“Remote Possibilities”

A new Hurford Center program, born of the disruption of the pandemic, allowed a group of Fords to spend the summer learning about the arts and humanities’ evolving roles in our contemporary moment, with particular emphasis on digitization and combating structural racism.

Responding to student plans disrupted by the COVID pandemic, the John B. Hurford ‘60 Center for the Arts and Humanities (HCAH) created a new program this past summer, sponsoring eight Fords to participate remotely in the Summer Research Seminar “Remote Possibilities: Imagining the Arts and Humanities in a Digital World.” This program broadly considered the arts and humanities’ evolving roles in our contemporary moment, with particular emphasis on digitization and combating structural racism.

“We created the program for students who had not been able to proceed with their original summer plans due to the pandemic, while giving an opportunity for paid research and exploration of the arts beyond graduate school opportunities,” said Noemí Fernández, program manager of HCAH, and organizer and originator of the new summer research program. “The program met virtually every weekday for six weeks, from June 29 to August 7, before students would branch off to focus on their own individual work for the day.”

Fernández explained that the work of the program’s participants was split up into three main distinct segments. The first segment effectively acted as an internship at HCAH. 

“Here, participants took a real deep dive into the programs, structures, and functions of a real arts and culture organization,” she said. 

Additionally, participants engaged in programming with speakers and at the University of Pennsylvania Museum of Archeology and Anthropology, to garner a larger perspective of how humanities institutions in Philadelphia were adapting to today’s changing landscape.

The program’s second segment was a team component, in which four groups of two participants each would examine four areas nationwide and how they were adapting to the landscape created by the pandemic and the movement for racial justice in the United States. Participants researched large, public university systems, small liberal arts colleges, public humanities councils, and library systems.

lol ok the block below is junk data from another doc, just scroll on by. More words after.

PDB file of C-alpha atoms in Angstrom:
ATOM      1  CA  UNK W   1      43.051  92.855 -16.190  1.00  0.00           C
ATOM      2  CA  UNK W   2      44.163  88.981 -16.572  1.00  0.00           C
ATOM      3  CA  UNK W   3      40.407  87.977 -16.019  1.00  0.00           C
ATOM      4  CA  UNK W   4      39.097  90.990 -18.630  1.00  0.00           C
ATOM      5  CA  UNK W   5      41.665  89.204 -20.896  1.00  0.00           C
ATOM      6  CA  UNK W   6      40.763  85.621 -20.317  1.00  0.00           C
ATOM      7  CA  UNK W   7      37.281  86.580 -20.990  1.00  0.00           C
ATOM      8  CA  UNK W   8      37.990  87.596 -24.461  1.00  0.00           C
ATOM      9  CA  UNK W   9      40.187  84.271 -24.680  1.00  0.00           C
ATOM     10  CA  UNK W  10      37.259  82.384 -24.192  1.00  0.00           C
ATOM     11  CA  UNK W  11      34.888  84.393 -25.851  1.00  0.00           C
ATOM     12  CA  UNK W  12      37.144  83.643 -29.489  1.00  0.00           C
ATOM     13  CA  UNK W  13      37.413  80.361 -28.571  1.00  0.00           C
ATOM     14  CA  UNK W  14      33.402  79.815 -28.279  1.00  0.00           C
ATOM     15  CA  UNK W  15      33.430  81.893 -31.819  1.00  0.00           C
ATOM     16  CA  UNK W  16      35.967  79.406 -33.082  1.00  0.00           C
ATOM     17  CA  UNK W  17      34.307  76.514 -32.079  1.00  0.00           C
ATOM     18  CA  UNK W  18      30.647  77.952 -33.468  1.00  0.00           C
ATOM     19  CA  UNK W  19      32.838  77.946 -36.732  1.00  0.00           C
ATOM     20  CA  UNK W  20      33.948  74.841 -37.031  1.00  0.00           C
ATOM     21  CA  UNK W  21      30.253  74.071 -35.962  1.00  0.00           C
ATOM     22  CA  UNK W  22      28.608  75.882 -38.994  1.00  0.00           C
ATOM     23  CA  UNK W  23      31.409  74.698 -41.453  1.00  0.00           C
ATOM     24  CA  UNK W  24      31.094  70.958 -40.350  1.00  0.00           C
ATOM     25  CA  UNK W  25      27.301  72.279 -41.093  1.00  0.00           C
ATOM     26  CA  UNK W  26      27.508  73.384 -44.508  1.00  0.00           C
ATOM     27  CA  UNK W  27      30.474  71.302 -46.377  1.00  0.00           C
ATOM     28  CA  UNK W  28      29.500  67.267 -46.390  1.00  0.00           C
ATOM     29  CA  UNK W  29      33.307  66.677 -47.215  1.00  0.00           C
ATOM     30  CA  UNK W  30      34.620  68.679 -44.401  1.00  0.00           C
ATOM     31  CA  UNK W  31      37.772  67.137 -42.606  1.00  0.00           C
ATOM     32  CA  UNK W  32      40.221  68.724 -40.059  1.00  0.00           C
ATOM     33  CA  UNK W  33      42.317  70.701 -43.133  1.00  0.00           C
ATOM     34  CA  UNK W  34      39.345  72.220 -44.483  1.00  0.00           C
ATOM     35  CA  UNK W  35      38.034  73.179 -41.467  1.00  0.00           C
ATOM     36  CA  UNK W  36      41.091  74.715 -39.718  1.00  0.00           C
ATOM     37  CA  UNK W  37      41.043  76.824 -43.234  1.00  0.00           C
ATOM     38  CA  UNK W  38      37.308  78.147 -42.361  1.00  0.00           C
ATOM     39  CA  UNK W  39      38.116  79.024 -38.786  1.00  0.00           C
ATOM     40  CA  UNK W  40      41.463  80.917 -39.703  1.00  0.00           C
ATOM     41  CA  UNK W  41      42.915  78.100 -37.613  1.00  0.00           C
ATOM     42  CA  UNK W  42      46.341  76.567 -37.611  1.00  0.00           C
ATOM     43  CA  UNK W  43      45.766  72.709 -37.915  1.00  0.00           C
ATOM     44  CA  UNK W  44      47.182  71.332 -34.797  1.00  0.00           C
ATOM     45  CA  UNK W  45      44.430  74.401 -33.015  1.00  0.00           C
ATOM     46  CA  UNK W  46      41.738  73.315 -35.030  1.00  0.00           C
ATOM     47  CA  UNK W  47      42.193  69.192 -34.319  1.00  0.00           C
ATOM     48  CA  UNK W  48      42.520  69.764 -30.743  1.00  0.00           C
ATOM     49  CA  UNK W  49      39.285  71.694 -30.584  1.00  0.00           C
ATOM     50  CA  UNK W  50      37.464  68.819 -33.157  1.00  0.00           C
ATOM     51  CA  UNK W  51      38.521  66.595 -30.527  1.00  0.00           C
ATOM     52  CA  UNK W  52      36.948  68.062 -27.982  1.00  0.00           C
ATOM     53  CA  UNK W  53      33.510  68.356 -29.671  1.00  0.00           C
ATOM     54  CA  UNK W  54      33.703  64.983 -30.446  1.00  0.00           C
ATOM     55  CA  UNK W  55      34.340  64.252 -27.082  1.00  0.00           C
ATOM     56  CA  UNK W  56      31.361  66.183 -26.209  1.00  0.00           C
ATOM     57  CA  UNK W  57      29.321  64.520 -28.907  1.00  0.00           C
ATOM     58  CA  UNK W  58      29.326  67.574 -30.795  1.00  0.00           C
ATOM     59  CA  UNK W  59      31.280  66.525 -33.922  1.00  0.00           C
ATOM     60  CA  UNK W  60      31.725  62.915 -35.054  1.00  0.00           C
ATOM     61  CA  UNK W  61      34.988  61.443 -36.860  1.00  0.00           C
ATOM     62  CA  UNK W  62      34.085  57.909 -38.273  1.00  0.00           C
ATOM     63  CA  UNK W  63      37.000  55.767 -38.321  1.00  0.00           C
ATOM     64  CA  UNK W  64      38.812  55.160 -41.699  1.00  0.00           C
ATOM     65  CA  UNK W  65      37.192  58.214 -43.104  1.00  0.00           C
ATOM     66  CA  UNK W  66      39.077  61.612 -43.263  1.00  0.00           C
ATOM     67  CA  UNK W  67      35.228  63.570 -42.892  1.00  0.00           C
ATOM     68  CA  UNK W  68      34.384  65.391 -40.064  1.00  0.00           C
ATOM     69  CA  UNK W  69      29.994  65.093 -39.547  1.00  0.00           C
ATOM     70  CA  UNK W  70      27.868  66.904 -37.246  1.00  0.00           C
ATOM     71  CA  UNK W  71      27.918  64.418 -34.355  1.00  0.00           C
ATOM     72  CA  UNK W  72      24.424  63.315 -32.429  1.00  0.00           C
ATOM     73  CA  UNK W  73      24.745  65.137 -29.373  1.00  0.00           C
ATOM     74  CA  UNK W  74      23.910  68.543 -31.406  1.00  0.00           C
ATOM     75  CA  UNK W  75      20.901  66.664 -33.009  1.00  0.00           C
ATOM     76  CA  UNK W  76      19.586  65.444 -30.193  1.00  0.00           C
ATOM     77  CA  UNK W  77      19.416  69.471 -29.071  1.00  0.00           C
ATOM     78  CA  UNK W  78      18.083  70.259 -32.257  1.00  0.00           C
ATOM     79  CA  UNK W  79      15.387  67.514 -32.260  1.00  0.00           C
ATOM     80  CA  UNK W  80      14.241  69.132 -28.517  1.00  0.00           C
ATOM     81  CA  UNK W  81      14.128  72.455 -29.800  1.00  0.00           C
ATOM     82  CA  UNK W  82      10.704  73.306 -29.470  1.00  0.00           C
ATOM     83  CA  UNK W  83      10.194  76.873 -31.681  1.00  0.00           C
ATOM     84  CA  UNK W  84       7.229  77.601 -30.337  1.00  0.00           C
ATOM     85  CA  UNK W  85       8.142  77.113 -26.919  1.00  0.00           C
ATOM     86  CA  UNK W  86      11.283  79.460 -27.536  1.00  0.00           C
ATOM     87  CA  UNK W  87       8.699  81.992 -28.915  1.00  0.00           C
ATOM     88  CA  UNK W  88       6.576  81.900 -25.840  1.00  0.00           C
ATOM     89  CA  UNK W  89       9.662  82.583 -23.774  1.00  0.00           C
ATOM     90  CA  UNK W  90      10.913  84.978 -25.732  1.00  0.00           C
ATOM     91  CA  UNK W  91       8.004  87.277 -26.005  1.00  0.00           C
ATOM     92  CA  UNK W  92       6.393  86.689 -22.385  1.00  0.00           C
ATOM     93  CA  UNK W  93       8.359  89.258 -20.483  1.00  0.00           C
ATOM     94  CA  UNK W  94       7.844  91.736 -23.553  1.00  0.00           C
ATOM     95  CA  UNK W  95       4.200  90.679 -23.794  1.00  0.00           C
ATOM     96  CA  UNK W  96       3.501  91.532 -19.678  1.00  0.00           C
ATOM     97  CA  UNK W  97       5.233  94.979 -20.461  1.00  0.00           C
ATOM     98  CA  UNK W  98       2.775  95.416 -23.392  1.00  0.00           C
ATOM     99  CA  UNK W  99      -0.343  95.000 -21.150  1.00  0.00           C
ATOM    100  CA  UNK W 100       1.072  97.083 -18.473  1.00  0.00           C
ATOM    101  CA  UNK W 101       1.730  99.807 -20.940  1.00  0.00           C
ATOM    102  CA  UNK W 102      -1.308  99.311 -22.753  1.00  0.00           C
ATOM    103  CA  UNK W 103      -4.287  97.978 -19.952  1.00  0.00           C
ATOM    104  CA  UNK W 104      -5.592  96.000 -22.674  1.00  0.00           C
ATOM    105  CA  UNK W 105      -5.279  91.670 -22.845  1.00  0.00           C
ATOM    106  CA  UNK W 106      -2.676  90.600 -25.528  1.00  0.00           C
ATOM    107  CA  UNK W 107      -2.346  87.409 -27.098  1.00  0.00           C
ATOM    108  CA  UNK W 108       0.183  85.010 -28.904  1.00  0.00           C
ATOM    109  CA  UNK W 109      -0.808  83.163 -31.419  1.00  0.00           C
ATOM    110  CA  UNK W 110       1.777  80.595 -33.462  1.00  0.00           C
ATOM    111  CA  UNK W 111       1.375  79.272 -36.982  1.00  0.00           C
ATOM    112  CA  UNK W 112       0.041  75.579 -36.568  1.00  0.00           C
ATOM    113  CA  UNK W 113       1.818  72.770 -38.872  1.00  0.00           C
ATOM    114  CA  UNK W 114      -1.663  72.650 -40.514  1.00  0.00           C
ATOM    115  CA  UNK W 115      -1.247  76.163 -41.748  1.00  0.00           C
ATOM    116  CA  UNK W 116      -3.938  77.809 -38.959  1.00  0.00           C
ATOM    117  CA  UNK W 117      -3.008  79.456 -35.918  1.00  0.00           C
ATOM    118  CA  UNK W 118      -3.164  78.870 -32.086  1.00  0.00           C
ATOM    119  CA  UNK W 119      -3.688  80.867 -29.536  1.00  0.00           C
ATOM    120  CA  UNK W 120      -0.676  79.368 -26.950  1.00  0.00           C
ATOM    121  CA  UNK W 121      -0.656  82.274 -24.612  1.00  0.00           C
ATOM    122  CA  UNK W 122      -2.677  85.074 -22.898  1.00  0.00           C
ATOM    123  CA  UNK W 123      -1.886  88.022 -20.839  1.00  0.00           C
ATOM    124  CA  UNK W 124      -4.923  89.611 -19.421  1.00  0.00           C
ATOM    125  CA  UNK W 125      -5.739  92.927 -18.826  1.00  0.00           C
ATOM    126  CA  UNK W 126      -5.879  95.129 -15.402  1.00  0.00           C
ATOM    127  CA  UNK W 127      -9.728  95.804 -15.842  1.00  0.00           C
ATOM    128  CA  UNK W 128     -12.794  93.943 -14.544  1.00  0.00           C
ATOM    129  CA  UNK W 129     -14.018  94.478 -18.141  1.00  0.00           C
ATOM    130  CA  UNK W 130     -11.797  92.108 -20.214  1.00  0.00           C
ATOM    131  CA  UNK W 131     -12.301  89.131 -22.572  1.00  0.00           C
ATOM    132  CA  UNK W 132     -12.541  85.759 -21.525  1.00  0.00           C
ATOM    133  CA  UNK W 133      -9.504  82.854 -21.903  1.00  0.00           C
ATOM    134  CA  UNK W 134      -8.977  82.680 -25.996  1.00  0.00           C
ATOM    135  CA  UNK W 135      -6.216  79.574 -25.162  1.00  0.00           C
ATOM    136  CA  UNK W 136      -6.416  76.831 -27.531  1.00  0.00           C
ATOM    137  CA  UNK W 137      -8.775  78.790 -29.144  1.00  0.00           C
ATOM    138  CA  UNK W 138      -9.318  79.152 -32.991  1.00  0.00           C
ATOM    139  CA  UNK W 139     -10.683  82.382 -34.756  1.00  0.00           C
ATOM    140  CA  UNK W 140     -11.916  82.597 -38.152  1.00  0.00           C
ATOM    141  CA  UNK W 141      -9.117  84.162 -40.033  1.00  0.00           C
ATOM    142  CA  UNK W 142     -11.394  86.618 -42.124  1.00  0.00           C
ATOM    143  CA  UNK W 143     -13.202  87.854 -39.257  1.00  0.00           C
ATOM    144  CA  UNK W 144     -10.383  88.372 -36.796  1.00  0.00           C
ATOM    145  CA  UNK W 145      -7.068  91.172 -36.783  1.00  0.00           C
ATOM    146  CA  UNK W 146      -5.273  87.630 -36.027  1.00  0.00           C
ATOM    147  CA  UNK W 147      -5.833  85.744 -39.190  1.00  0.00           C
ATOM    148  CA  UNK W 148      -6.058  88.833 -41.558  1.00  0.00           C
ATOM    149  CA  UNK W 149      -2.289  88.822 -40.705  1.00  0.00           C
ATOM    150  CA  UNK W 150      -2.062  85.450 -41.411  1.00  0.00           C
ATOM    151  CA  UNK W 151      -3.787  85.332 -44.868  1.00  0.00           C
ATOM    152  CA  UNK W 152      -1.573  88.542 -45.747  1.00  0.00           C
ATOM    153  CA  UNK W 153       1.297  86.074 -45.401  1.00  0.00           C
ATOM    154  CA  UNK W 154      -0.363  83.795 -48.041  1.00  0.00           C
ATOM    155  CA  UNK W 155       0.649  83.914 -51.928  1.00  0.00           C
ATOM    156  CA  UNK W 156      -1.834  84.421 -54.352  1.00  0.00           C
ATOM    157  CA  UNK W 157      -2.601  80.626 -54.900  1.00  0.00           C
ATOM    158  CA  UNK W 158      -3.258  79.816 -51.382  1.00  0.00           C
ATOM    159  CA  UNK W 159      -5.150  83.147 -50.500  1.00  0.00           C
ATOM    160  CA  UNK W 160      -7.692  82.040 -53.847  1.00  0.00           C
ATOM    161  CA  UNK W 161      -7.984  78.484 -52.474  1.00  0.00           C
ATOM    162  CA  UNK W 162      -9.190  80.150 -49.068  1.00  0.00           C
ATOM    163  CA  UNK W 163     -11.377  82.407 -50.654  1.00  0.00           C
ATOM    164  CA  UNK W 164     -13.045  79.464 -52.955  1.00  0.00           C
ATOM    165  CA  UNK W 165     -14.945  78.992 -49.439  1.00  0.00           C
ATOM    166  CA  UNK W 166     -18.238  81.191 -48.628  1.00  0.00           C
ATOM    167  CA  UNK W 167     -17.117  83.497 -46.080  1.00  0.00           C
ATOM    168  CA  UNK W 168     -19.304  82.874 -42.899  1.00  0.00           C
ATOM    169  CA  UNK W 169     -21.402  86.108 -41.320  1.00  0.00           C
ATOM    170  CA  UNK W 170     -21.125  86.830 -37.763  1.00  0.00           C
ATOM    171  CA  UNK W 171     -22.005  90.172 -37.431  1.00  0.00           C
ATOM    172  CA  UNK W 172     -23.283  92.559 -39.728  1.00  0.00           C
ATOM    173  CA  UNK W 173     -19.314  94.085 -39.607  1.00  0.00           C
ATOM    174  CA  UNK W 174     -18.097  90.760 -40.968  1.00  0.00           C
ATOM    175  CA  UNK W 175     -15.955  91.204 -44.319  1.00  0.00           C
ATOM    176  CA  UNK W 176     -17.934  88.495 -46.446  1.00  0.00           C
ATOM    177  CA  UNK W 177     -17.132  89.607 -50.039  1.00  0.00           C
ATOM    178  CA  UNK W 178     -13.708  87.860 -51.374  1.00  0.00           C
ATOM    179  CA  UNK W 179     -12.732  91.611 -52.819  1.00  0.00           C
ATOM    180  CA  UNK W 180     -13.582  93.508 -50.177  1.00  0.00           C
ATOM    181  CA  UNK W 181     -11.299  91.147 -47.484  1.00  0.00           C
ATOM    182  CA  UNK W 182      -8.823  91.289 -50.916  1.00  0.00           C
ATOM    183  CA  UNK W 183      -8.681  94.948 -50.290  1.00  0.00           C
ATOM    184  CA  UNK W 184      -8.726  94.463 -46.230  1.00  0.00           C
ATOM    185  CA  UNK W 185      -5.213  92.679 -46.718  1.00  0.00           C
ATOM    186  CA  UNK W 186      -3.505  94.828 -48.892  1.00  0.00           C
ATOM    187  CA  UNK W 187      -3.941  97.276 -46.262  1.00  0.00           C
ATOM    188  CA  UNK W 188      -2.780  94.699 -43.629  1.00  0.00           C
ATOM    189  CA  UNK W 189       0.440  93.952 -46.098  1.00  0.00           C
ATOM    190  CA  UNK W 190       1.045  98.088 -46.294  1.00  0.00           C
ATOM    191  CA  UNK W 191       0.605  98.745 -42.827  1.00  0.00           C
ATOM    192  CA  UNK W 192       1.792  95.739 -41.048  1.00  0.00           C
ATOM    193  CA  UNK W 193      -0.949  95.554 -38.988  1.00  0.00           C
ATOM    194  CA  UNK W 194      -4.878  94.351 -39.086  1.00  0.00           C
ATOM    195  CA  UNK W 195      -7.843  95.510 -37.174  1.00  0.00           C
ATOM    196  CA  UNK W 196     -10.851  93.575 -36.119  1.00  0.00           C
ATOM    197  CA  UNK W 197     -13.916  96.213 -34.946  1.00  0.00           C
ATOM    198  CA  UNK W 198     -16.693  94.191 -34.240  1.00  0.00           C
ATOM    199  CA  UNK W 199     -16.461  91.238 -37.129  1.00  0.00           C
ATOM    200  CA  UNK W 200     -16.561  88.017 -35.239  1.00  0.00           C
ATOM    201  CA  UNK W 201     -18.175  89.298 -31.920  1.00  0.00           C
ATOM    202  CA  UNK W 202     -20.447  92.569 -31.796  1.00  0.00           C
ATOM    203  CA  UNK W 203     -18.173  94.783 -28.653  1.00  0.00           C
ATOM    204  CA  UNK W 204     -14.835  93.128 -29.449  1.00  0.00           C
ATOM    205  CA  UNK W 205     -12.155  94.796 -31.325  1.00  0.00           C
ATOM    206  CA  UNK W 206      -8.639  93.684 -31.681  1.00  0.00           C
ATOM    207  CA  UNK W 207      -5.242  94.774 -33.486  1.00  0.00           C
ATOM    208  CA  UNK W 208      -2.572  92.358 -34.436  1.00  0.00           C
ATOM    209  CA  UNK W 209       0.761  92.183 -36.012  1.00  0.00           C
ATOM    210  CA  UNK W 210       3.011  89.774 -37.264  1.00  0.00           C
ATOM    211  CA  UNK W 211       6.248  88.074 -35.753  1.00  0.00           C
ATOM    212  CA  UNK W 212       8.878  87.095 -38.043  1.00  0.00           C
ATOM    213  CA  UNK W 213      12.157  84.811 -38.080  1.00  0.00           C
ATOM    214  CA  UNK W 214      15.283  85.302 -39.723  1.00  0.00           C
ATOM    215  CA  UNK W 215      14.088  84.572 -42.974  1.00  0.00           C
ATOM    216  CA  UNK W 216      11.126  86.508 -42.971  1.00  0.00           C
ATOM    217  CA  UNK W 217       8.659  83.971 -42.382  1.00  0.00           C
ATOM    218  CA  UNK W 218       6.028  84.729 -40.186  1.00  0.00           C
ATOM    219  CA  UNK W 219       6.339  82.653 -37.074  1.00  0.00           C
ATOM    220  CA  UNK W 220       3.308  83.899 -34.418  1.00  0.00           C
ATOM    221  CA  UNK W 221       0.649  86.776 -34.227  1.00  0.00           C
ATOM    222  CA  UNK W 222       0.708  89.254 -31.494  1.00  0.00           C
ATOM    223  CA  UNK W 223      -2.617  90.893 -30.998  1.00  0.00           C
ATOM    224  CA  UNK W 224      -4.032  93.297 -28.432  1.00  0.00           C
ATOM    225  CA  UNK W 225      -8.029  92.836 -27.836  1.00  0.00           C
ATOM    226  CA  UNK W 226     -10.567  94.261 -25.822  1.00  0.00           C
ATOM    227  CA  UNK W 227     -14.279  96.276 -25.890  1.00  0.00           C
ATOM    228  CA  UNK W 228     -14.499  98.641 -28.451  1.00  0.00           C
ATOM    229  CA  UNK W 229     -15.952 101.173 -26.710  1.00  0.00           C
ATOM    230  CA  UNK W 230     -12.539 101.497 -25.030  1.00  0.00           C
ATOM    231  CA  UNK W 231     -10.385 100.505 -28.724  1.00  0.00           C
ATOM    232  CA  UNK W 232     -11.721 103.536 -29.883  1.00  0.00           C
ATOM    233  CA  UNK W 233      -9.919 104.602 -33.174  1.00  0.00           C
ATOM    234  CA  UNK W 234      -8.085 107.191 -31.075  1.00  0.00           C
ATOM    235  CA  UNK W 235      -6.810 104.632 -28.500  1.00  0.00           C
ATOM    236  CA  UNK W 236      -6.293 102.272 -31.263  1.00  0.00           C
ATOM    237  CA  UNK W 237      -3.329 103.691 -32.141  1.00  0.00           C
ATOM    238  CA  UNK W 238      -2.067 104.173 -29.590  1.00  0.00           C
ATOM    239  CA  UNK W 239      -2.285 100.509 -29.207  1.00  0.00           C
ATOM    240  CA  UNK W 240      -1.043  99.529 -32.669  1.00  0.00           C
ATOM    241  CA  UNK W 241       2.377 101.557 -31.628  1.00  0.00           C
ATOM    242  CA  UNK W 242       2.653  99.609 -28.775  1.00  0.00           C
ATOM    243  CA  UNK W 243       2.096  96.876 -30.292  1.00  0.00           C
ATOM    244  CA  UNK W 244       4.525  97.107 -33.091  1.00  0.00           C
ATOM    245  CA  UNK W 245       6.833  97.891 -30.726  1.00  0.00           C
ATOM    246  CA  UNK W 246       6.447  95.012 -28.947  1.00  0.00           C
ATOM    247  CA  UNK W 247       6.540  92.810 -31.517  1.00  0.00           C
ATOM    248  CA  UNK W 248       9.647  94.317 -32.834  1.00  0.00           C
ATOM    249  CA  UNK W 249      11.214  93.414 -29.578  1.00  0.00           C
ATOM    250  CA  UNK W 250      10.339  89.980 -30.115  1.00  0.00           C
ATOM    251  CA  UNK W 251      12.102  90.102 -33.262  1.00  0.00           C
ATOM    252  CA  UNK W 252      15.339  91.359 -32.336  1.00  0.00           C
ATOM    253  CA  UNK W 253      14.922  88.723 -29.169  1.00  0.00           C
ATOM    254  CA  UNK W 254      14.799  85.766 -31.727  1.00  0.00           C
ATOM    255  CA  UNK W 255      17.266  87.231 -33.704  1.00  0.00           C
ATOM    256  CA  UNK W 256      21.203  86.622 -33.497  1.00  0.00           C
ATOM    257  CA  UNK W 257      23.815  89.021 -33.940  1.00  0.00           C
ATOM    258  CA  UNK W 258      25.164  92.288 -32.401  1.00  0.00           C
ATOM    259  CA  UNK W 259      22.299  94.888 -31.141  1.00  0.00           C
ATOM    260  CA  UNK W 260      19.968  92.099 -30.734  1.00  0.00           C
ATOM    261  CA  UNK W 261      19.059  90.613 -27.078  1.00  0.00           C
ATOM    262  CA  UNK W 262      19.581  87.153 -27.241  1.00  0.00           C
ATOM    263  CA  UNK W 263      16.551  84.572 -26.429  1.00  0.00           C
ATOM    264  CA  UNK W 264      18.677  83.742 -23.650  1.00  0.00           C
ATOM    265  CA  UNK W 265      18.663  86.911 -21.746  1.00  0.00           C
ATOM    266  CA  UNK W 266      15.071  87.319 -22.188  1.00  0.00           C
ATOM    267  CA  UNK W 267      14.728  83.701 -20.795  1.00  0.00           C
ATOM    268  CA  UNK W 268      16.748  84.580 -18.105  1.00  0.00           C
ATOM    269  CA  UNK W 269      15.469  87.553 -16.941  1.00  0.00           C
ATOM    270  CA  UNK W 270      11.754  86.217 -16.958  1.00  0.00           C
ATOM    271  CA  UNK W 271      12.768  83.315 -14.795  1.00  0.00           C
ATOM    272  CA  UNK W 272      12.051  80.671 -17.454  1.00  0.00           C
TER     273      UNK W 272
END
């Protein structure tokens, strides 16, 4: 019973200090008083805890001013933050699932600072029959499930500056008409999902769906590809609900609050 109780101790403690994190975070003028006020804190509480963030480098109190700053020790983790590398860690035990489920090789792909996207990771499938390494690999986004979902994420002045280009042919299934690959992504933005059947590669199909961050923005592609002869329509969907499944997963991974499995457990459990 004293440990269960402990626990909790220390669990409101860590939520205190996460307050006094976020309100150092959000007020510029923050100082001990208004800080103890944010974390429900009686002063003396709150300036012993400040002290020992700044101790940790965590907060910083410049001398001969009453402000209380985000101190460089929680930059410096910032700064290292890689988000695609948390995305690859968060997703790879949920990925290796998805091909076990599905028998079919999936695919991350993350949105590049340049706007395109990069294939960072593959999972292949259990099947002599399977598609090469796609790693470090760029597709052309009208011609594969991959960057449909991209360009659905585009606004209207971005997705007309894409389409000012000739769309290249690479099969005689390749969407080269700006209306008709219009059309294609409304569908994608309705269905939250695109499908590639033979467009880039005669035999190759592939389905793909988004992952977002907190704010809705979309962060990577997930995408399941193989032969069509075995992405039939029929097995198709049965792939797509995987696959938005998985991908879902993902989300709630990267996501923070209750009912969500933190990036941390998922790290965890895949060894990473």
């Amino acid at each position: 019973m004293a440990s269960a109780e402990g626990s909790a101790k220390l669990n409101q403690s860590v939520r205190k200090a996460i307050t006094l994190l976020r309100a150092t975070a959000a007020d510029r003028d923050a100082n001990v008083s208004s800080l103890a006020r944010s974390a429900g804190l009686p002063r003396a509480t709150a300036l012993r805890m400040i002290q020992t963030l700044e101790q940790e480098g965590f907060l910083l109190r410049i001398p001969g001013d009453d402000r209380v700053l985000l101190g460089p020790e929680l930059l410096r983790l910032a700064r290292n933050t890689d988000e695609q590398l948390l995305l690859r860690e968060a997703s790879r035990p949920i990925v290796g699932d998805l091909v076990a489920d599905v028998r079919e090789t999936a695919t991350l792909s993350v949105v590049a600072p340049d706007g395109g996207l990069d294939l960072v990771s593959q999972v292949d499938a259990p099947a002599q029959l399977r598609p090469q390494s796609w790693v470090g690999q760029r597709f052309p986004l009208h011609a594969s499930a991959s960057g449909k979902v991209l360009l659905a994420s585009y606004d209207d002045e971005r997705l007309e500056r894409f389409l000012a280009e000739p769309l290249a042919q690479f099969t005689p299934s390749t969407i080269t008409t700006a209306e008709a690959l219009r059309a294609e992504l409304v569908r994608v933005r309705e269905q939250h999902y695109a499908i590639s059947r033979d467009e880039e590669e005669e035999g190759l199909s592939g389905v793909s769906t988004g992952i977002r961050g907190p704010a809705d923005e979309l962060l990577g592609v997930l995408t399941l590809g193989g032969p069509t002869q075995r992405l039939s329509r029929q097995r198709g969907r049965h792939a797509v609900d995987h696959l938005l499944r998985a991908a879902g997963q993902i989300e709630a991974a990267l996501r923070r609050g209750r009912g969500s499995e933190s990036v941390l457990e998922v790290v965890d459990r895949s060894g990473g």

“The research focused on learning how the Hurford Center could adapt to the ever-changing landscape of today’s world,” said Fernández. “They sought to learn what centers and libraries could do to ensure they make a positive impact on both their communities and humanities as a whole, through remote adaptation and anti-racist action.”

The final component offered students the opportunity to conduct original research, while working in teams to collaborate and give feedback on each other’s work. 

“Research projects ranged from analysis of performance theory in the digital age to examining the personal impact of the Black Lives Matter movement,” said Fernández. “Every topic served to give the Hurford Center insight about our evolving world, since such scholarship about the contemporary world can often take years to develop.”

Though the research projects of the students varied greatly in subject and scope, each provided valuable insight into the evolving role of humanities in today’s world. Julia Coletti ‘21 explored responses of cultural institutions, such as museums, during a pandemic. JC Davey ‘21 explored the development of video games into locations of social interaction, paying particular attention to events like Travis Scott’s April 2020 virtual concert, which utilized Fortnite as a medium. Lexie Iglesia ‘21 and Becca Matson ‘22 worked on a project about decolonizing the art and humanities in today’s digital landscape. Jalen Martin ‘23 researched the evolution of Black American music. Daniel Qin-Dong ‘21 studied the work of rapper Meek Mill and its portrayal of American life, particularly his song, “Otherside of America.” Naomi Kalombo ’22 researched creating a visual archive of the present to document the Black Lives Matter movement and its contemporary reactions. Bilge Nur Yilmaz ‘21 undertook a project about the dynamics of public performance in a socially distant era. 

“Ultimately, every participant gave the Hurford Center recommendations about how to move forward while engaging in anti-racist activity and transforming amid the current pandemic,” said Fernández. “Some of the recommendations we got included putting a land acknowledgement on our website, creating a toolkit series of places one could take the arts and humanities besides graduate school, suggestions for our budget, and adapting to not being able to give people proper walk-through tours of our facilities.”